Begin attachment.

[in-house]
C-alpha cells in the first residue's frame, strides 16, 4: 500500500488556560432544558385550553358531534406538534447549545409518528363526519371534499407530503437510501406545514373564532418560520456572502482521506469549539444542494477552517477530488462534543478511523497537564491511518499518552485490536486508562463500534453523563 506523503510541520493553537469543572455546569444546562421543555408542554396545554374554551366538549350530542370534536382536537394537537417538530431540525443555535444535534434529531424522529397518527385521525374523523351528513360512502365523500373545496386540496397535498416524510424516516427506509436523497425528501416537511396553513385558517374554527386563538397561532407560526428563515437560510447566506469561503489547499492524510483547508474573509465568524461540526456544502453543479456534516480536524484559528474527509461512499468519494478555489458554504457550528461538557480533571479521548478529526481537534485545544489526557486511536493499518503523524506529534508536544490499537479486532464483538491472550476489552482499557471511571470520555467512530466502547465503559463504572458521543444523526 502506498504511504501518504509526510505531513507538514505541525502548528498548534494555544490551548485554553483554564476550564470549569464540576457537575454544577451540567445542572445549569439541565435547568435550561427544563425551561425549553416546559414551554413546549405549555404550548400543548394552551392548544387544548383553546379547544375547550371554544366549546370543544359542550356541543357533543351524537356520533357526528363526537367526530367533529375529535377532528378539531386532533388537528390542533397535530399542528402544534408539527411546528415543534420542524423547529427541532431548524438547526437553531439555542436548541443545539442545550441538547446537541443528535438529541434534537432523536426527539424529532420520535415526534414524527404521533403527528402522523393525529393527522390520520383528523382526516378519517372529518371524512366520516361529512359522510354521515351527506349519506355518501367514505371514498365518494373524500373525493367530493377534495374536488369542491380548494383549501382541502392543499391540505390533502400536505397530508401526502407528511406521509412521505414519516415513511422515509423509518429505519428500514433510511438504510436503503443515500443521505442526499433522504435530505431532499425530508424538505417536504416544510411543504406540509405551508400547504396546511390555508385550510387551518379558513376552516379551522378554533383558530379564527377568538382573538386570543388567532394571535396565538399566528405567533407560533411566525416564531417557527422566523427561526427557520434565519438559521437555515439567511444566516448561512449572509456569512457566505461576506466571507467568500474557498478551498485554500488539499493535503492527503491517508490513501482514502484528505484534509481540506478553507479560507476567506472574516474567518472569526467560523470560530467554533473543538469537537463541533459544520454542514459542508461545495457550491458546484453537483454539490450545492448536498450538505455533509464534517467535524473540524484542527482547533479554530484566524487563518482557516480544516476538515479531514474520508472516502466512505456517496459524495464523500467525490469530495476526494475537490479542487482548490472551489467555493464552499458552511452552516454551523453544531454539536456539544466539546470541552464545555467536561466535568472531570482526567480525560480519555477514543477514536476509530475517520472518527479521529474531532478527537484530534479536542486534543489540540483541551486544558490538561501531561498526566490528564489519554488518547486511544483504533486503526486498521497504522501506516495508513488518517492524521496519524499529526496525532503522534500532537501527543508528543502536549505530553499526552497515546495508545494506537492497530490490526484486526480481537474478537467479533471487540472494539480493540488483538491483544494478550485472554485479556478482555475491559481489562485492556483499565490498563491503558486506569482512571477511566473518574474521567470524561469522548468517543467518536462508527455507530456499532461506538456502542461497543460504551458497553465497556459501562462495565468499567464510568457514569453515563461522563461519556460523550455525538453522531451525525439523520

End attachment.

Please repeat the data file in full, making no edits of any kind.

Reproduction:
[in-house]
C-alpha cells in the first residue's frame, strides 16, 4: 500500500488556560432544558385550553358531534406538534447549545409518528363526519371534499407530503437510501406545514373564532418560520456572502482521506469549539444542494477552517477530488462534543478511523497537564491511518499518552485490536486508562463500534453523563 506523503510541520493553537469543572455546569444546562421543555408542554396545554374554551366538549350530542370534536382536537394537537417538530431540525443555535444535534434529531424522529397518527385521525374523523351528513360512502365523500373545496386540496397535498416524510424516516427506509436523497425528501416537511396553513385558517374554527386563538397561532407560526428563515437560510447566506469561503489547499492524510483547508474573509465568524461540526456544502453543479456534516480536524484559528474527509461512499468519494478555489458554504457550528461538557480533571479521548478529526481537534485545544489526557486511536493499518503523524506529534508536544490499537479486532464483538491472550476489552482499557471511571470520555467512530466502547465503559463504572458521543444523526 502506498504511504501518504509526510505531513507538514505541525502548528498548534494555544490551548485554553483554564476550564470549569464540576457537575454544577451540567445542572445549569439541565435547568435550561427544563425551561425549553416546559414551554413546549405549555404550548400543548394552551392548544387544548383553546379547544375547550371554544366549546370543544359542550356541543357533543351524537356520533357526528363526537367526530367533529375529535377532528378539531386532533388537528390542533397535530399542528402544534408539527411546528415543534420542524423547529427541532431548524438547526437553531439555542436548541443545539442545550441538547446537541443528535438529541434534537432523536426527539424529532420520535415526534414524527404521533403527528402522523393525529393527522390520520383528523382526516378519517372529518371524512366520516361529512359522510354521515351527506349519506355518501367514505371514498365518494373524500373525493367530493377534495374536488369542491380548494383549501382541502392543499391540505390533502400536505397530508401526502407528511406521509412521505414519516415513511422515509423509518429505519428500514433510511438504510436503503443515500443521505442526499433522504435530505431532499425530508424538505417536504416544510411543504406540509405551508400547504396546511390555508385550510387551518379558513376552516379551522378554533383558530379564527377568538382573538386570543388567532394571535396565538399566528405567533407560533411566525416564531417557527422566523427561526427557520434565519438559521437555515439567511444566516448561512449572509456569512457566505461576506466571507467568500474557498478551498485554500488539499493535503492527503491517508490513501482514502484528505484534509481540506478553507479560507476567506472574516474567518472569526467560523470560530467554533473543538469537537463541533459544520454542514459542508461545495457550491458546484453537483454539490450545492448536498450538505455533509464534517467535524473540524484542527482547533479554530484566524487563518482557516480544516476538515479531514474520508472516502466512505456517496459524495464523500467525490469530495476526494475537490479542487482548490472551489467555493464552499458552511452552516454551523453544531454539536456539544466539546470541552464545555467536561466535568472531570482526567480525560480519555477514543477514536476509530475517520472518527479521529474531532478527537484530534479536542486534543489540540483541551486544558490538561501531561498526566490528564489519554488518547486511544483504533486503526486498521497504522501506516495508513488518517492524521496519524499529526496525532503522534500532537501527543508528543502536549505530553499526552497515546495508545494506537492497530490490526484486526480481537474478537467479533471487540472494539480493540488483538491483544494478550485472554485479556478482555475491559481489562485492556483499565490498563491503558486506569482512571477511566473518574474521567470524561469522548468517543467518536462508527455507530456499532461506538456502542461497543460504551458497553465497556459501562462495565468499567464510568457514569453515563461522563461519556460523550455525538453522531451525525439523520